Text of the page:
Kit Fox, Vulpes macrotis
Stable populations throughout most of their range. In some states there is concern about their populations. U.S. Fish and Wildlife Service Status: Endangered. International Union for the Conservation of Nature Status: Least Concern; population decreasing.
Kit foxes are the smallest member of the family Canidae in North America. Their most distinctive feature is their exceptionally large ears placed close together on the head. Kit foxes range in color from yellowish to gray. They usually have a dark-colored back, light-colored undersides and inner ears, and distinct dark patches on each side of the nose and at the end of the tail. Males average slightly larger than females. They range from 17 to 21 inches in length and 4 to 6 pounds in weight.
Habitat and Range
Kit foxes are primarily found in the southwestern part of the United States and northern and central Mexico. They are found as far north as the arid interior of Oregon, east to southwestern Colorado, south through Nevada, Utah, southeastern California, Arizona, New Mexico, and into western Texas. In Mexico they are found mainly in the states of Coahuila, Chihuahua, and Nuevo Leon and throughout Baja California. Kit foxes are primarily found in arid regions, such as desert scrub, chaparral, and grasslands.
Kit foxes are primarily carnivores, eating primarily rodents and rabbits. If food is scarce, they have been reported to eat tomatoes, cactus fruits, and other available fruits. They also will scavenge carrion and eat large insects, lizards, snakes, and ground-dwelling birds.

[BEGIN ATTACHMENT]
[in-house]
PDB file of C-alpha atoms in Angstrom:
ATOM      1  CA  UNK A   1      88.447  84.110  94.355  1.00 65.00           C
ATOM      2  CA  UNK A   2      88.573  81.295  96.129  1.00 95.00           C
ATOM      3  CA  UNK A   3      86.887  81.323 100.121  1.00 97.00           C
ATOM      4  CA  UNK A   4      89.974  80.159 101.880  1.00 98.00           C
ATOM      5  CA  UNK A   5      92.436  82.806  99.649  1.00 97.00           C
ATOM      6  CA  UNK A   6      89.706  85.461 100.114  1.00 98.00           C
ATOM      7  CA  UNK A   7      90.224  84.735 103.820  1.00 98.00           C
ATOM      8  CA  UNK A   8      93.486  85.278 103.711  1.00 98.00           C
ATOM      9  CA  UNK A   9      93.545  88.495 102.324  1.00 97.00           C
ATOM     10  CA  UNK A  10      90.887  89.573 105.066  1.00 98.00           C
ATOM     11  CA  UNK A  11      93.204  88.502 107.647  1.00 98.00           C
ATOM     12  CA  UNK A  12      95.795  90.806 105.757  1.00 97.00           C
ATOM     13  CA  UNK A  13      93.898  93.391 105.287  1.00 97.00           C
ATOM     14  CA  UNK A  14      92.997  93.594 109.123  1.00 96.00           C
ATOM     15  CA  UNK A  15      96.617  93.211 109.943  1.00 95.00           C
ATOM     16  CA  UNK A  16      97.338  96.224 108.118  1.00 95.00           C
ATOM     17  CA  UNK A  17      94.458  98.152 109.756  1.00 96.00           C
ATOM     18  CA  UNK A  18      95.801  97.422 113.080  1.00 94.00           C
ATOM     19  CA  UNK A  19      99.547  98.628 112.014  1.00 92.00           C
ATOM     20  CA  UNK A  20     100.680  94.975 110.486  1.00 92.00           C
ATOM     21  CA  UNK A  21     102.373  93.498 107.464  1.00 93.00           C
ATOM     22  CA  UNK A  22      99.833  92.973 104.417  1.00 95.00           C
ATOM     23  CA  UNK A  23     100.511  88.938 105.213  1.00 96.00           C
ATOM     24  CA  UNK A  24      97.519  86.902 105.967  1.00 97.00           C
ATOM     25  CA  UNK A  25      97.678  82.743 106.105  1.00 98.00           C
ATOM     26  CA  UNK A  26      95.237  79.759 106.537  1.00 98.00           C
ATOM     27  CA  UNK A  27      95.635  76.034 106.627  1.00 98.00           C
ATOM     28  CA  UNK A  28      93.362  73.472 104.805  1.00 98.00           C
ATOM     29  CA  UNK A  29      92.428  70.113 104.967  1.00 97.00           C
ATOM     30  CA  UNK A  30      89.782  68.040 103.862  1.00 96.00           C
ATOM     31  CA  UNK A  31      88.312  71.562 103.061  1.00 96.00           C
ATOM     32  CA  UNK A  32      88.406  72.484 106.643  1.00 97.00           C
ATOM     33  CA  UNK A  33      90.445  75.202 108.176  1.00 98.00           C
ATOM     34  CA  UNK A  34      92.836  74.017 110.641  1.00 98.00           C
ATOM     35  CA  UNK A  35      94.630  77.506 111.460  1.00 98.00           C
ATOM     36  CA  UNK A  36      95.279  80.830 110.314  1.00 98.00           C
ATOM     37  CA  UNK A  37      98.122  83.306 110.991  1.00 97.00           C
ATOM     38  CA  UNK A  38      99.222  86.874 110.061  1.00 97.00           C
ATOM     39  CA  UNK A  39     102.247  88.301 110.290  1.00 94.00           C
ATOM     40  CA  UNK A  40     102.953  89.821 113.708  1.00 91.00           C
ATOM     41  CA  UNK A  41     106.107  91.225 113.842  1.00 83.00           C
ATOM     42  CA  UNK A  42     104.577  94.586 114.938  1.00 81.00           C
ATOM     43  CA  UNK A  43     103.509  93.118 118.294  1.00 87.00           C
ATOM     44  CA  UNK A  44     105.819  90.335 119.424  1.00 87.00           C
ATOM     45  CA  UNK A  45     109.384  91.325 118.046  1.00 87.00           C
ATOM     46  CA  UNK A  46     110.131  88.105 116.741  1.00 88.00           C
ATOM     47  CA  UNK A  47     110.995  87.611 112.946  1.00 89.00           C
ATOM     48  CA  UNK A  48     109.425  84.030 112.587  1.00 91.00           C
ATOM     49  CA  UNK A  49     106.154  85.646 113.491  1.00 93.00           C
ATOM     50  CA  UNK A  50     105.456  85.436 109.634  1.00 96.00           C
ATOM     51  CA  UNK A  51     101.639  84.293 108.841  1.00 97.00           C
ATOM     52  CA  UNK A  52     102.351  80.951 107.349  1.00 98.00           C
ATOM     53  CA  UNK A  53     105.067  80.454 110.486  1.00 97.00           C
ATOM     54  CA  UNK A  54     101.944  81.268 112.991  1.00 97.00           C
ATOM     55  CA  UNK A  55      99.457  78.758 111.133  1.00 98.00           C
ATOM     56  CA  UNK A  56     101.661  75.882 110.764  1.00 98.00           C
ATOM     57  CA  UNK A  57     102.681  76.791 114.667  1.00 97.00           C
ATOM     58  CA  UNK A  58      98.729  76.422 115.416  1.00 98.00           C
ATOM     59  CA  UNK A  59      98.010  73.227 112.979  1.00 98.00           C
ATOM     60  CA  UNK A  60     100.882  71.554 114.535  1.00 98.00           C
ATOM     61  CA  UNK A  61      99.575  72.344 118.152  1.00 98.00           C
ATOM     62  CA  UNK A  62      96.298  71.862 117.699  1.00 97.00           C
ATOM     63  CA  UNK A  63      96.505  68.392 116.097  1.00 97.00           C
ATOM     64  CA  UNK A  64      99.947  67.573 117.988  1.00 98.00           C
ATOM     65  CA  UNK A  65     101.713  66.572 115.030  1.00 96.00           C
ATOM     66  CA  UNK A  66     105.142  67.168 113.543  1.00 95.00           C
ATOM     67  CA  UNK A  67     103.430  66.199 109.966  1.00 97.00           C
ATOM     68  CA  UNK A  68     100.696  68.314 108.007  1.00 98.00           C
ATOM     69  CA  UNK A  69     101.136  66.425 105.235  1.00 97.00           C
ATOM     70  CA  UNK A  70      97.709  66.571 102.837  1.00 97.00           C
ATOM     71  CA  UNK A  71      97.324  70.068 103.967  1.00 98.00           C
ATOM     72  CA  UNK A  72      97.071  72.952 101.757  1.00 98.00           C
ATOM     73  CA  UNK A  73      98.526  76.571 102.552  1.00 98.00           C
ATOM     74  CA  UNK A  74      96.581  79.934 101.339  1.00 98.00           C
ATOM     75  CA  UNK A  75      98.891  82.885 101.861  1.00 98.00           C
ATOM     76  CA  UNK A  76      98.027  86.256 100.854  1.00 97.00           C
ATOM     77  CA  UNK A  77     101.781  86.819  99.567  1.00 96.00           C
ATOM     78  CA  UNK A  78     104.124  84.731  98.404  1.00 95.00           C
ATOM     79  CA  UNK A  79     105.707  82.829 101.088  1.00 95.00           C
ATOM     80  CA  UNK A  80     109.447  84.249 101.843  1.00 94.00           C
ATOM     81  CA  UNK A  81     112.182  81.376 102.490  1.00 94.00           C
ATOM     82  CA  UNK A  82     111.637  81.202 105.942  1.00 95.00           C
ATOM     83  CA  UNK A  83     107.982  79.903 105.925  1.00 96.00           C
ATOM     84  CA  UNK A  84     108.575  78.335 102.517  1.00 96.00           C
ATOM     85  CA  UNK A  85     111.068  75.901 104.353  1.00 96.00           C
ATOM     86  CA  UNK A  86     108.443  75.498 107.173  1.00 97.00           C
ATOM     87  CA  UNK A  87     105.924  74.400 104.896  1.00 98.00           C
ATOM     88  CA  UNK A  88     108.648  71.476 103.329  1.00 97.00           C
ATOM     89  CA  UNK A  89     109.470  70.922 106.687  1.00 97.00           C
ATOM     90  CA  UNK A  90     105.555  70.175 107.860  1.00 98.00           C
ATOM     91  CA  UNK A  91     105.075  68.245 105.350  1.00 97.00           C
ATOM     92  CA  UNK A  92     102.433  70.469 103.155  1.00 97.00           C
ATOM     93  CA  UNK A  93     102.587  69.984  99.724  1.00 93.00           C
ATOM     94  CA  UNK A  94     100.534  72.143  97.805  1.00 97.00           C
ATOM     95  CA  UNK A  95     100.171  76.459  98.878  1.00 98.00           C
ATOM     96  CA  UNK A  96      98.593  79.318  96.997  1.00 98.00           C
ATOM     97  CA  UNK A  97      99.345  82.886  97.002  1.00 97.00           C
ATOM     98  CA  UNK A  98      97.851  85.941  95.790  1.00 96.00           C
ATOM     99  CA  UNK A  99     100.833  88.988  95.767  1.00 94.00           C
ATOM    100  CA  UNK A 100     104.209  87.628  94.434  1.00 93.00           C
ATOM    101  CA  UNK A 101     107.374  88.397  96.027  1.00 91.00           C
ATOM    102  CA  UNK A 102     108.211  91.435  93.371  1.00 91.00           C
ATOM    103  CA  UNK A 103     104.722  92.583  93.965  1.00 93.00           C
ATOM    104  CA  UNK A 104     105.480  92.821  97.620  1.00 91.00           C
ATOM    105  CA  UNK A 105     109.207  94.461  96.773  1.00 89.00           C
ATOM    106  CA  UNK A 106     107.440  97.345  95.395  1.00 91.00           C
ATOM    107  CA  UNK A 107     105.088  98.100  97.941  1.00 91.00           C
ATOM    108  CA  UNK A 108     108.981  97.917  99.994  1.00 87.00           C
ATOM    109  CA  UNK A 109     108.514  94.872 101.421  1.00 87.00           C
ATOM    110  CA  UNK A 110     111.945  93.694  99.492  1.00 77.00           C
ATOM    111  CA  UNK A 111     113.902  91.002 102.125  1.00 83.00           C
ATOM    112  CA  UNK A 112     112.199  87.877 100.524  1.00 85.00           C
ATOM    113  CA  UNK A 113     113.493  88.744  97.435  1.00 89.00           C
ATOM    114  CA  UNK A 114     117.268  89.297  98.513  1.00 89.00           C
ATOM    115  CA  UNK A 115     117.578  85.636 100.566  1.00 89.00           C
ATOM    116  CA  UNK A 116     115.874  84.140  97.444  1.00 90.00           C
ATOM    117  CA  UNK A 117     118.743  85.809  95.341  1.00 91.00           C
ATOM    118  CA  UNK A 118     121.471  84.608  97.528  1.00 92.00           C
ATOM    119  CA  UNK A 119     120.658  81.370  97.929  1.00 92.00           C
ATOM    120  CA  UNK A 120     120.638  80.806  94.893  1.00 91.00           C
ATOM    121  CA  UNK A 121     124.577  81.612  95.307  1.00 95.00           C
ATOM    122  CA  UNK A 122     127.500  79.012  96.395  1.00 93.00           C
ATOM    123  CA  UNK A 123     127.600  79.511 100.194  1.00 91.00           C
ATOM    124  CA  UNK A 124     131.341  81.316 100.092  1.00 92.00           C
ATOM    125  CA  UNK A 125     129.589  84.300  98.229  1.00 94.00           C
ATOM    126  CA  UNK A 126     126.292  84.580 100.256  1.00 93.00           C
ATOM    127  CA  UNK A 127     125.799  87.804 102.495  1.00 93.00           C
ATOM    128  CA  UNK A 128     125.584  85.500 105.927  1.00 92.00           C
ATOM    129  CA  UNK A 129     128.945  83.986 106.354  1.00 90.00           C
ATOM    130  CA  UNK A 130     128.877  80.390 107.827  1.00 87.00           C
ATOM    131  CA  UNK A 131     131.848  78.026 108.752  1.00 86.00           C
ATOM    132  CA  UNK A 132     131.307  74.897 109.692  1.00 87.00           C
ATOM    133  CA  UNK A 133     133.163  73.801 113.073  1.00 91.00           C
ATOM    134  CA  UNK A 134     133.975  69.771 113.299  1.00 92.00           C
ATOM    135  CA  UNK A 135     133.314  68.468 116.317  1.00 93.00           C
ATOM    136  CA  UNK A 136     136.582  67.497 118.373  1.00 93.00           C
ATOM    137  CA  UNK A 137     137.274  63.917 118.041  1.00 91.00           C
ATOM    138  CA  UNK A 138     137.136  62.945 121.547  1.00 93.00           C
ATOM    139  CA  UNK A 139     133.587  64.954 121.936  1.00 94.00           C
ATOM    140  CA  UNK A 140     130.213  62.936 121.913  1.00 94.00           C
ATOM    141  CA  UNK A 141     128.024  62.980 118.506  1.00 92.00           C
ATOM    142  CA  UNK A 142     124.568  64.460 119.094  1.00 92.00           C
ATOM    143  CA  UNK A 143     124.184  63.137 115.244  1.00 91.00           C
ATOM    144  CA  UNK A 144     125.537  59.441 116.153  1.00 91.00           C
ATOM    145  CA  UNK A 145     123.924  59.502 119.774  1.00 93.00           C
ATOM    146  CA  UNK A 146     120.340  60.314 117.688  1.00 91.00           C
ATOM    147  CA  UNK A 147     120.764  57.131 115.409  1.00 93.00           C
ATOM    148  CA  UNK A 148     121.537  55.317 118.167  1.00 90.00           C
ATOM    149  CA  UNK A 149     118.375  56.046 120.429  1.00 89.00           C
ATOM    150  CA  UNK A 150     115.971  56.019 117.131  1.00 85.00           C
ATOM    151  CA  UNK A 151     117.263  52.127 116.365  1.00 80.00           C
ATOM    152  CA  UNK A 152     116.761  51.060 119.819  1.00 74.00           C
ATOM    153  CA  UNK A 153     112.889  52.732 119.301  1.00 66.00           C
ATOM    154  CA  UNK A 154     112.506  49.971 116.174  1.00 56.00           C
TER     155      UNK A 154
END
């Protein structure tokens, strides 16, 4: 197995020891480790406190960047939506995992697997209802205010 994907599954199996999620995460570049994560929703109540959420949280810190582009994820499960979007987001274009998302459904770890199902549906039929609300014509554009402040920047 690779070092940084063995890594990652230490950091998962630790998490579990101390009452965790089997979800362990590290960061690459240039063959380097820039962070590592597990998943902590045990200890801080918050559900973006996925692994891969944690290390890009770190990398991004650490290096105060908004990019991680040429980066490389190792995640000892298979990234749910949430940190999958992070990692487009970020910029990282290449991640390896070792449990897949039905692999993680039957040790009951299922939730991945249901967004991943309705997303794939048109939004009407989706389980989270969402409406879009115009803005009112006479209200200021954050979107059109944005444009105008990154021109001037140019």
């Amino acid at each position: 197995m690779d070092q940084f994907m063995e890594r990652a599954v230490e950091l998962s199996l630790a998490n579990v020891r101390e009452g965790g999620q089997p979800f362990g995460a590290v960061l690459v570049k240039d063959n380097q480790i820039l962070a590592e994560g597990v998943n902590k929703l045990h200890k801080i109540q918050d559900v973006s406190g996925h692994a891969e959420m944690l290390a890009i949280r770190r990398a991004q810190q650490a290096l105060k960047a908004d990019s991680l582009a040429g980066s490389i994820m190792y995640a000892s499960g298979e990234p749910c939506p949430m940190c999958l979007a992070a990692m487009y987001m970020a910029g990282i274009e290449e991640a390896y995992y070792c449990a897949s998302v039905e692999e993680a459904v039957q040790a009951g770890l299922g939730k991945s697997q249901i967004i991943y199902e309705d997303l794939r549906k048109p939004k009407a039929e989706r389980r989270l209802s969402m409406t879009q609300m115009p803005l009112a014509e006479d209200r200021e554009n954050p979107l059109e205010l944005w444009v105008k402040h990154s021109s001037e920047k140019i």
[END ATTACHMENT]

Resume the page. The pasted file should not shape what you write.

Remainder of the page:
Most studies have shown kit foxes to be monogamous, with pairs mating for life. Occasional polygyny has also been reported, wherein a single male may mate with multiple females. When the female is ready to reproduce, she goes out on her own in search of a den. This usually happens around the month of September. In October, the male kit fox will join her and remain with her until the end of whelping season. Typical gestation period is 49 to 55 days, giving birth in early spring. Kit foxes can produce a litter of 1 to 7 pups, with an average of 4.
Kit foxes are relatively inactive during hot desert days, remaining in their dens. They are primarily nocturnal but occasionally are crepuscular as well. Kit foxes forage alone. Kit foxes are not exceptionally territorial, preferring to live in underground burrows in pairs or small family groups. Territories of neighboring family groups can overlap. Females are thought to be relatively sedentary; males seem to disperse more widely.
- Live 4-7 years in the wild, 14 in captivity.
- Kit foxes have very large ears for improved thermoregulation and excellent hearing.
- Kit foxes sometimes bark at perceived threats or use a “hacking growl” in intraspecific encounters.
- Other common names include: desert fox, zorra del desierto, zorra norteña (Spanish), and wüstenfuchs (German).
- Similar species is the swift fox in central Unites States. Appearance is extremely similar. Some taxonomists argue swift fox and kit fox are same species.